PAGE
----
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Understanding Call Numbers

Understanding Call Numbers

Have you ever wondered how library books are assigned their places on the shelves? Did you know that the call number -- the number placed on the spine of the book -- is a code which provides valuable information about the book? This page will provide an introduction to understanding and using library call numbers.

What are Call Numbers For?

Each book in the library has a unique call number. A call number is like an address: it tells us where the book is located in the library. Call numbers appear like this, on the spines of books:
LB
2395
.C65

1991

and like this, in the online catalog:
LB2395 .C65 1991

Note that the same call number can be written from top-to-bottom, or left-to-right.


University/College Library at BCC Central Campus, like many academic libraries in the U.S., uses Library of Congress Classification for call numbers. This system uses a combination of letters and numbers to arrange materials by subjects.

Reading Call Numbers

Read a call number by sections, line-by-line. Each section is part of the "code".
example:
LB
2395
.C65
1991

LB -- Read the first line in alphabetical order:
A, B, BF, C, D ... L, LA, LB, LC, M, ML ...

2395 -- Read the second line as a whole number:
1, 2, 3, ...45, ...100, 101, ... 1000, ... 2000, ...2430, 2431, 2432

.C65 -- The third line is a combination of a letter and numbers.
Read the letter alphabetically: A, B, C, D, E, ... Y, Z
Read the letter as a decimal.
e.g. .C65 = .65
e.g. .C724 = .724

1991 -- This is the year the book was published.
Chronological order: 1979, 1985, 1991, 1992 ...


Putting Call Numbers in Shelf Order

To understand how call numbers are put in order in Library of Congress Classification, again look at each section of the call number. These call numbers are in the correct order:

1. LA2301 .M37
2. LB2327 .M3
3. LB2327 .V53 1990
4. LB2328 .B37
5. LB2328 .C34
6. LB2328 .C55
7. LB2328 .C554 1982
8. LB2395 .C65 1987
9. LB2395 .C65 1991

Could you see why the call numbers were arranged in this order? Shelf-order can be confusing at first. Here is the same list of call numbers, with explanations of how they were put in order:

1. LA2301 .M37
2. LB2327 .M3 (LB comes after LA)
3. LB2327 .V53 1990 (Both start with LB2327, V comes after M)
4. LB2328 .B37 (2328 comes after 2327)
5. LB2328 .C34 (C comes after B)
6. LB2328 .C55 (Both start with LB2328 .C, decimal .55 comes after .34)
7. LB2328 .C554 1982 (Decimal .554 comes after .55)
8. LB2395 .C65 1987
9. LB2395 .C65 1991 (Same call numbers except for date: 1991 comes after 1987)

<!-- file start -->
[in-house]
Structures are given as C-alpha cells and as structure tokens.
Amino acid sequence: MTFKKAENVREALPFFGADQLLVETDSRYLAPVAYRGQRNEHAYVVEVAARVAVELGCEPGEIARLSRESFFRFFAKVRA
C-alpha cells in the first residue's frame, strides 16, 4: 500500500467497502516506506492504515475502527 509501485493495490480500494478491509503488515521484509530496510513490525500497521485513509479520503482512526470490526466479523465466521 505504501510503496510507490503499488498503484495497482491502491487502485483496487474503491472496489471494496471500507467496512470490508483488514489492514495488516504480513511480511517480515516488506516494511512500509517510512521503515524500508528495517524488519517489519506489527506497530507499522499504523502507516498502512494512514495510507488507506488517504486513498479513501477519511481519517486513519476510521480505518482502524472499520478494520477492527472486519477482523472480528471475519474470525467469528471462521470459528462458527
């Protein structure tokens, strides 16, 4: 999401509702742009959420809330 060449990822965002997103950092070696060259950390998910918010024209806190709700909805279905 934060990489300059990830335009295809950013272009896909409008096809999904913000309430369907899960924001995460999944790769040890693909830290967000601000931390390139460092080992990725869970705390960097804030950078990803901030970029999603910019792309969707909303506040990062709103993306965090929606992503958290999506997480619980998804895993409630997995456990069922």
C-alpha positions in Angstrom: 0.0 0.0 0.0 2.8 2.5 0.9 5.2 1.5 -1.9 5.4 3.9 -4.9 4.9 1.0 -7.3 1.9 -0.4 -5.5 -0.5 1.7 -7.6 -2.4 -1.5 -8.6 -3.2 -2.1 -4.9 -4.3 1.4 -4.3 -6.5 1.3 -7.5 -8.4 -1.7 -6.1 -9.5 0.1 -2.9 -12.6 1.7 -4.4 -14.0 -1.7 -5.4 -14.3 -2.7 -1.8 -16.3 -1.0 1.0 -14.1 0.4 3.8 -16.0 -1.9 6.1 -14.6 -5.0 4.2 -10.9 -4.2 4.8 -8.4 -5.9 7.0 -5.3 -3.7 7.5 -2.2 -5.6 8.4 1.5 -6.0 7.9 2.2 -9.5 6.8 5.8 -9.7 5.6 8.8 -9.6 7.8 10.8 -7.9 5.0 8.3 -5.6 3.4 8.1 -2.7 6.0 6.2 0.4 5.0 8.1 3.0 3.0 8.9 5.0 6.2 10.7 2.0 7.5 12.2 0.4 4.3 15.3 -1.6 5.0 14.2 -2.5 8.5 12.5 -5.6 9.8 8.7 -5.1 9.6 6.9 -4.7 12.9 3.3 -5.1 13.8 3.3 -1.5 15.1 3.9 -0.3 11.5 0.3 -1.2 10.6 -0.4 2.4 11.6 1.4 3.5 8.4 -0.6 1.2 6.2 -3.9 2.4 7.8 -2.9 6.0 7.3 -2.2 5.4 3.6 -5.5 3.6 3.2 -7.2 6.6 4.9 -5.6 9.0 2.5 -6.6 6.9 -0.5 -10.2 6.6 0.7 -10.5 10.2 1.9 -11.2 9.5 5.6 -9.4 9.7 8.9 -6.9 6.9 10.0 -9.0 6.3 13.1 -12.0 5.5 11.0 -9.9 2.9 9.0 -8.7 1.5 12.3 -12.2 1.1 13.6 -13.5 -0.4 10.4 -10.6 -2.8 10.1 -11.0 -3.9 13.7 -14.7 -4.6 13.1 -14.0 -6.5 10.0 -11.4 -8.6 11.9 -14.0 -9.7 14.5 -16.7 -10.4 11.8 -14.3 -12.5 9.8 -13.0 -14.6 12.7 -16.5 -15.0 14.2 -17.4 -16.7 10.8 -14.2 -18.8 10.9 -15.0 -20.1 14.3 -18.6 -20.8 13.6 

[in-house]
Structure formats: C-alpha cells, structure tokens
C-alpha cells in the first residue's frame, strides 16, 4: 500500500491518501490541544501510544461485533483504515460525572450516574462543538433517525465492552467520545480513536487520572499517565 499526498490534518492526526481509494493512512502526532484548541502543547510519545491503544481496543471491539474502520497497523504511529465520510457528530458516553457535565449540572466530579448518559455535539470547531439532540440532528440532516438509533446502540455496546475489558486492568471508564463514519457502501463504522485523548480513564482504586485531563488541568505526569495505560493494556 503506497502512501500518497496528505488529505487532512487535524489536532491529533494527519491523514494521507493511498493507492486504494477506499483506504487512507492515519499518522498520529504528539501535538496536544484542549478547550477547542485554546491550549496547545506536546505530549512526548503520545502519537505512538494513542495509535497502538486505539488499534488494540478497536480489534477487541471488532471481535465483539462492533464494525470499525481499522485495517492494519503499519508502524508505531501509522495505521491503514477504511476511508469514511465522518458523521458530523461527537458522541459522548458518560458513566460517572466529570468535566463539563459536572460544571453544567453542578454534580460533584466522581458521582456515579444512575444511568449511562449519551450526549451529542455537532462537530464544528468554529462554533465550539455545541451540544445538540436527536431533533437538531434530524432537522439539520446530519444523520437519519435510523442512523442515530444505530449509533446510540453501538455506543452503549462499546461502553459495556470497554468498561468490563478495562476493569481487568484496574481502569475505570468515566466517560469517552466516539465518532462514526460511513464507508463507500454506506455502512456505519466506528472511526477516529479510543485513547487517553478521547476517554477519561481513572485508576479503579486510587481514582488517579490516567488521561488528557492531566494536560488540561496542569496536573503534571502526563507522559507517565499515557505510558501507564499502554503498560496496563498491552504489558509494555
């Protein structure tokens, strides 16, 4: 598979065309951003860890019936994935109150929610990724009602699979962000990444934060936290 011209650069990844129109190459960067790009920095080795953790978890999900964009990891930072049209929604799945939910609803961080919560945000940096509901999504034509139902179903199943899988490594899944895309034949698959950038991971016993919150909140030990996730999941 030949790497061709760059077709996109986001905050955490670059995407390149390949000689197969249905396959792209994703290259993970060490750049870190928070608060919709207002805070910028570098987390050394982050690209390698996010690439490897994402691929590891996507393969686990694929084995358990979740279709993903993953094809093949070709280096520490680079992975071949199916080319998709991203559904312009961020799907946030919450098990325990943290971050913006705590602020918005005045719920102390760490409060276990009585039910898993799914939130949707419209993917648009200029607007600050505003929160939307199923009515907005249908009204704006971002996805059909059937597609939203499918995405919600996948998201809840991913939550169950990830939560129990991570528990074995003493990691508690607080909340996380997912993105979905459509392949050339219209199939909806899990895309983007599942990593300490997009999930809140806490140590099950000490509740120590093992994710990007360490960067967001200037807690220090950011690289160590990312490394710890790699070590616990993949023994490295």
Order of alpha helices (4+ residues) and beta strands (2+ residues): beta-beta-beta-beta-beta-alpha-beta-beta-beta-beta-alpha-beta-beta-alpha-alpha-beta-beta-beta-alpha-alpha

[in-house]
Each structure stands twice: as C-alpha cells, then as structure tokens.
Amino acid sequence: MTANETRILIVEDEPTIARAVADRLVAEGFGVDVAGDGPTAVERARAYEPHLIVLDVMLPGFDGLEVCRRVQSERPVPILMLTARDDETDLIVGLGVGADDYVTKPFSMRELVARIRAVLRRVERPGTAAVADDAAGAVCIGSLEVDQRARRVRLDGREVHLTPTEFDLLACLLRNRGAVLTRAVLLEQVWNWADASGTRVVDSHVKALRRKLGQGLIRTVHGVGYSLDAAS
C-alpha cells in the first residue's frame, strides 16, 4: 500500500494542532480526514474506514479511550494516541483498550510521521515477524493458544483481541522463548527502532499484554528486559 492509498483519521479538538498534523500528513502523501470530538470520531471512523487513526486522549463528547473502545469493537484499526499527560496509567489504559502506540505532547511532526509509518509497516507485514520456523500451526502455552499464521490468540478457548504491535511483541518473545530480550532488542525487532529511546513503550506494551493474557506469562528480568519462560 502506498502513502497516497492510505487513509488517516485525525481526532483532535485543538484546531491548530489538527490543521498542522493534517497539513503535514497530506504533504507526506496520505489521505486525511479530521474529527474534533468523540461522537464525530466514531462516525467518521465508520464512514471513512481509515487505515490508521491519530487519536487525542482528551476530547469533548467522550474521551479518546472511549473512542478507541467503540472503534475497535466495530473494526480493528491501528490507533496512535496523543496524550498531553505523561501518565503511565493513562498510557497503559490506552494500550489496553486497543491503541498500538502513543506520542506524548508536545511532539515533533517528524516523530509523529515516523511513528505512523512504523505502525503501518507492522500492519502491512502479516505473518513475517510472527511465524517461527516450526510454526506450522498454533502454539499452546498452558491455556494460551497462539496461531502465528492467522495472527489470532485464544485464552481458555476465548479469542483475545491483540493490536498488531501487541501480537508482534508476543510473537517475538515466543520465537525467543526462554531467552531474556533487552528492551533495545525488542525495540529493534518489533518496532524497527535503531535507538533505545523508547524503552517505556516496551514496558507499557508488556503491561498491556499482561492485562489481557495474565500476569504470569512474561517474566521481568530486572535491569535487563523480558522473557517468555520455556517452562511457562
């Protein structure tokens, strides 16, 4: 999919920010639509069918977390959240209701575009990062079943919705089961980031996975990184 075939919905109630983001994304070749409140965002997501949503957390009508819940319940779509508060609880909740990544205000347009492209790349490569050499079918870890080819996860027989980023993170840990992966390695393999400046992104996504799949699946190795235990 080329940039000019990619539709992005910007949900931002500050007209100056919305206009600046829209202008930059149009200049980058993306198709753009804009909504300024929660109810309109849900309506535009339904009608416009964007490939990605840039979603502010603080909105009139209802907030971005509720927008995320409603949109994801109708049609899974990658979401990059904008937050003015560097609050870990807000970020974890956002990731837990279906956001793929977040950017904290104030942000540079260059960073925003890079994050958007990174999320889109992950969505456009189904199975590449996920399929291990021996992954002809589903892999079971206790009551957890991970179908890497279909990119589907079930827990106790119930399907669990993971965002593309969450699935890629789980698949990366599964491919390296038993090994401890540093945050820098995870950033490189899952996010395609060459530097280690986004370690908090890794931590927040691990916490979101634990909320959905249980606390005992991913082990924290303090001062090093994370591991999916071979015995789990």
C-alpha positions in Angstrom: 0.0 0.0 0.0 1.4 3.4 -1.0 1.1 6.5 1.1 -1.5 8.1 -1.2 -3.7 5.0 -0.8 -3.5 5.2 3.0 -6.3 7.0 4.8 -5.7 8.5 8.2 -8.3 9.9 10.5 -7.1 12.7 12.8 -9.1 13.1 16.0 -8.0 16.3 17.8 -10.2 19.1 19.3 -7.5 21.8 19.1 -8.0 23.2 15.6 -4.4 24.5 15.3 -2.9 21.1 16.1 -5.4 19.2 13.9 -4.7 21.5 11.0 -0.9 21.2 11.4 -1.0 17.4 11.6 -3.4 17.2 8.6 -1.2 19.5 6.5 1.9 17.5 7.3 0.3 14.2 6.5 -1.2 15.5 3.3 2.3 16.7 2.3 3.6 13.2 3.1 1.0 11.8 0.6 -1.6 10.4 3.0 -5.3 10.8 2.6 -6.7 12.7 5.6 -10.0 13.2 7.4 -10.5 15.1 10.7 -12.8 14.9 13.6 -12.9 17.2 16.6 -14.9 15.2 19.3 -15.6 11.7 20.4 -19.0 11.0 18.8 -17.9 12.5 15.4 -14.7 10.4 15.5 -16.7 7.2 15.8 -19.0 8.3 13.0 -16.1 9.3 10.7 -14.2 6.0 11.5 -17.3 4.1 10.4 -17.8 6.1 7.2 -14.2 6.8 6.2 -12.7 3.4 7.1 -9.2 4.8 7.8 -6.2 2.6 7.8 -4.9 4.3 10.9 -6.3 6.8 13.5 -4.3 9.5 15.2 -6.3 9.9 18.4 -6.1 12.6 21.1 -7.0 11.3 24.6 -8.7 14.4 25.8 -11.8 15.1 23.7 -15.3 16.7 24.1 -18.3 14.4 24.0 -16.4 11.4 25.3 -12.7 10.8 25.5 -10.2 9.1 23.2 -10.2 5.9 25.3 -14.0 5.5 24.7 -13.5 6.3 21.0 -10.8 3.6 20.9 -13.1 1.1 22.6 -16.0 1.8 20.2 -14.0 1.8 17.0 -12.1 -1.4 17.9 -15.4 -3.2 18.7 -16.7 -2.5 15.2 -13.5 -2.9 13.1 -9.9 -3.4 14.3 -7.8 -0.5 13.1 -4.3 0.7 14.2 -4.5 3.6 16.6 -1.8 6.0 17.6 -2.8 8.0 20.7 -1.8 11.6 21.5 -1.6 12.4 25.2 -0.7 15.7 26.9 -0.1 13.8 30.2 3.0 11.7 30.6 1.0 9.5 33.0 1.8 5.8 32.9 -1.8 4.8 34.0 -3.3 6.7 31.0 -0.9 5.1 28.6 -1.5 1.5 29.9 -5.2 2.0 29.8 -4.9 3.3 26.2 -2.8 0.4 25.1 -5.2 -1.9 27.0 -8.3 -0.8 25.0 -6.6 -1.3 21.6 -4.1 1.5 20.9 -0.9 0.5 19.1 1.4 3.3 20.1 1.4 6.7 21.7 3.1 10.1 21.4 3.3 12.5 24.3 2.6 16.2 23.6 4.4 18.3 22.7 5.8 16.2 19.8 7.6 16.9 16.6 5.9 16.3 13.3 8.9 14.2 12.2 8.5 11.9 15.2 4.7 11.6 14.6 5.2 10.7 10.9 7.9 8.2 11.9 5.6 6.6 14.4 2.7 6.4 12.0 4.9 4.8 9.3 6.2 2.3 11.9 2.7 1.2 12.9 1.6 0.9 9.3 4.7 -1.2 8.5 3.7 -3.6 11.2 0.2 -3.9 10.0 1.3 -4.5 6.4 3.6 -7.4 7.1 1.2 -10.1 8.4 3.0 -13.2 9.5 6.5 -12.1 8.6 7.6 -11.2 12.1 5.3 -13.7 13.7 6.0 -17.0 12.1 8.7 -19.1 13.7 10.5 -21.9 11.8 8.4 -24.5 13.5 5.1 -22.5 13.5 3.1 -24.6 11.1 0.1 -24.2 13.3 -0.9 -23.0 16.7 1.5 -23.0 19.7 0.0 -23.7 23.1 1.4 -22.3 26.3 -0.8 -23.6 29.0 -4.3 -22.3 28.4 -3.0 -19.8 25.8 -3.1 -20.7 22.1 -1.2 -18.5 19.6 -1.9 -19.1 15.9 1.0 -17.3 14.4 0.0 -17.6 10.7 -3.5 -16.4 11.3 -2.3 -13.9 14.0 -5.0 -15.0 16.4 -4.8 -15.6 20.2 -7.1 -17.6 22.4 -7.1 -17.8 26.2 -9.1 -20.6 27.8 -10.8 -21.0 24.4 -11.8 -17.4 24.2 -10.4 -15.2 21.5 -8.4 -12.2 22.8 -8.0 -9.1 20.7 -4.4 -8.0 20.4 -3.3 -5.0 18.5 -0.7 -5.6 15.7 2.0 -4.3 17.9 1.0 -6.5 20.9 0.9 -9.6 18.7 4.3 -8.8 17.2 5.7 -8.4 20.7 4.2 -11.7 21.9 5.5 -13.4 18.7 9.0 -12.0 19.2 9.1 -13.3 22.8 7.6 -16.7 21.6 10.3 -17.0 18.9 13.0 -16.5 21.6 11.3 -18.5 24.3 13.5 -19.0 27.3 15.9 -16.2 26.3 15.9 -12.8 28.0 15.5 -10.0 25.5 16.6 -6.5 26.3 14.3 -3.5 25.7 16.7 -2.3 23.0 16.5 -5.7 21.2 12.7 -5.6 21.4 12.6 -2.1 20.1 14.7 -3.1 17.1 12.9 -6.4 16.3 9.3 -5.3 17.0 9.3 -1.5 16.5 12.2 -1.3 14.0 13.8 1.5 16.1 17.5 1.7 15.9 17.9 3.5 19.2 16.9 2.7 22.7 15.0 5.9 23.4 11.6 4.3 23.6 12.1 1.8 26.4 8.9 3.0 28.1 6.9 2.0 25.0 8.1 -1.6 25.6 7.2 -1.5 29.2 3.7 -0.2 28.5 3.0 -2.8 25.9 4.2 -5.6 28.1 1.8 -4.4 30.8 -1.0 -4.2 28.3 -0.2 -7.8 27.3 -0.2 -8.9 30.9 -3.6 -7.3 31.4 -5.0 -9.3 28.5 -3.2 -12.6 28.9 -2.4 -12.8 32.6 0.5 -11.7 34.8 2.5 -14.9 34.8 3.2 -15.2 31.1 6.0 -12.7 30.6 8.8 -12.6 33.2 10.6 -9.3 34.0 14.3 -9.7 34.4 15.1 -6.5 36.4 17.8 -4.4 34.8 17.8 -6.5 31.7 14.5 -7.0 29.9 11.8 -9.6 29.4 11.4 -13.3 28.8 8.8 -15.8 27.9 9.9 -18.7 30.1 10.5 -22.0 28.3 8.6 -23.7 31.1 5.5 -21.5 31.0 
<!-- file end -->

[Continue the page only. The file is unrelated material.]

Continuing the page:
What Does the Call Number Mean?

Remember that Library of Congress Classification arranges materials by subjects. The first sections of the call number represent the subject of the book. The letter-and-decimal section of the call number often represents the author's last name. And, as you recall, the last section of a call number is often the date of publication.

example:
Title: What You Need to Know About Developing Study Skills, Taking Notes & Tests, Using Dictionaries & Libraries
,Author: Marcia J. Coman.
Call number: LB2395 .C65 1991
Let's crack the code by examining the sections of this call number:

LB2395 = subject of the book: Methods of Study in Higher Education
.C65 = Coman, the author's last name
1991 = the publication year

 


Why is this important to know? Because books are classified by subject, you can often find several helpful books on the same shelf, or nearby. For example, within the same call number LB2395, there are other guides for college study.


LB2395 .C6 1960 - A Student's Guide to Efficient Study, by Luella Cole
LB2395 .C65 1991 - What You Need to Know ..., by Marcia J. Coman
LB2395 .L447 - Keys to College Success, by Minnette Lenier
LB2395 .O54 1983 - A Successful Student's Handbook, by Rita Phipps


Since Library of Congress Classification arranges materials by subjects, knowing the letter(s) for your subject area gives you a place to start browsing the shelves. Which letters represent your subject? View the Library of Congress Classification Table.

Location Prefixes

When a call number looks like the examples above, (e.g. LB2395 .C65 1991), the book is shelved on the third floor of University/College Library. Some call numbers, however, are preceded by a location prefix.
example:
Ref AG243 .G87 1992 -- The Ref prefix indicates that this book is shelved in the Reference Collection.

Location prefixes mean that book is shelved in a special place, and may have loan restrictions. Check for a location prefix before trying to find the book in the library. University/College Library uses the following location prefixes:
 

Prefix Collection U/C Library Location Loan Period
[Blank] General Collection 2nd floor, 3rd floor, and 4th floor 21-day loan
Career Career Collection 1st floor, Reference Area 21-day loan
CLC Children/Juvenile Collection 4th floor, Children Section 21-day loan
Leisure Best Seller Collection 1st floor, Reference Area 14-day loan
Oversize Oversize -- a big book! 4th floor 21-day loan
[Blank] Magazine/Journal Collection 2nd floor, 3rd floor, and 4th floor (shelved with General Collection) Library-Use Only
Leisure Newspapers and Magazines 1st floor, opposite coffee shop Library-Use Only
REF Reference Collection 1st floor, Reference Area Library-Use Only
Res Reserve Collection 1st floor, Circulation Area Library-Use Only
Video Audio/Video Collection 2nd floor, Learning Resources Center Library-Use Only

 

For more information about call numbers and finding library materials, ask your librarian.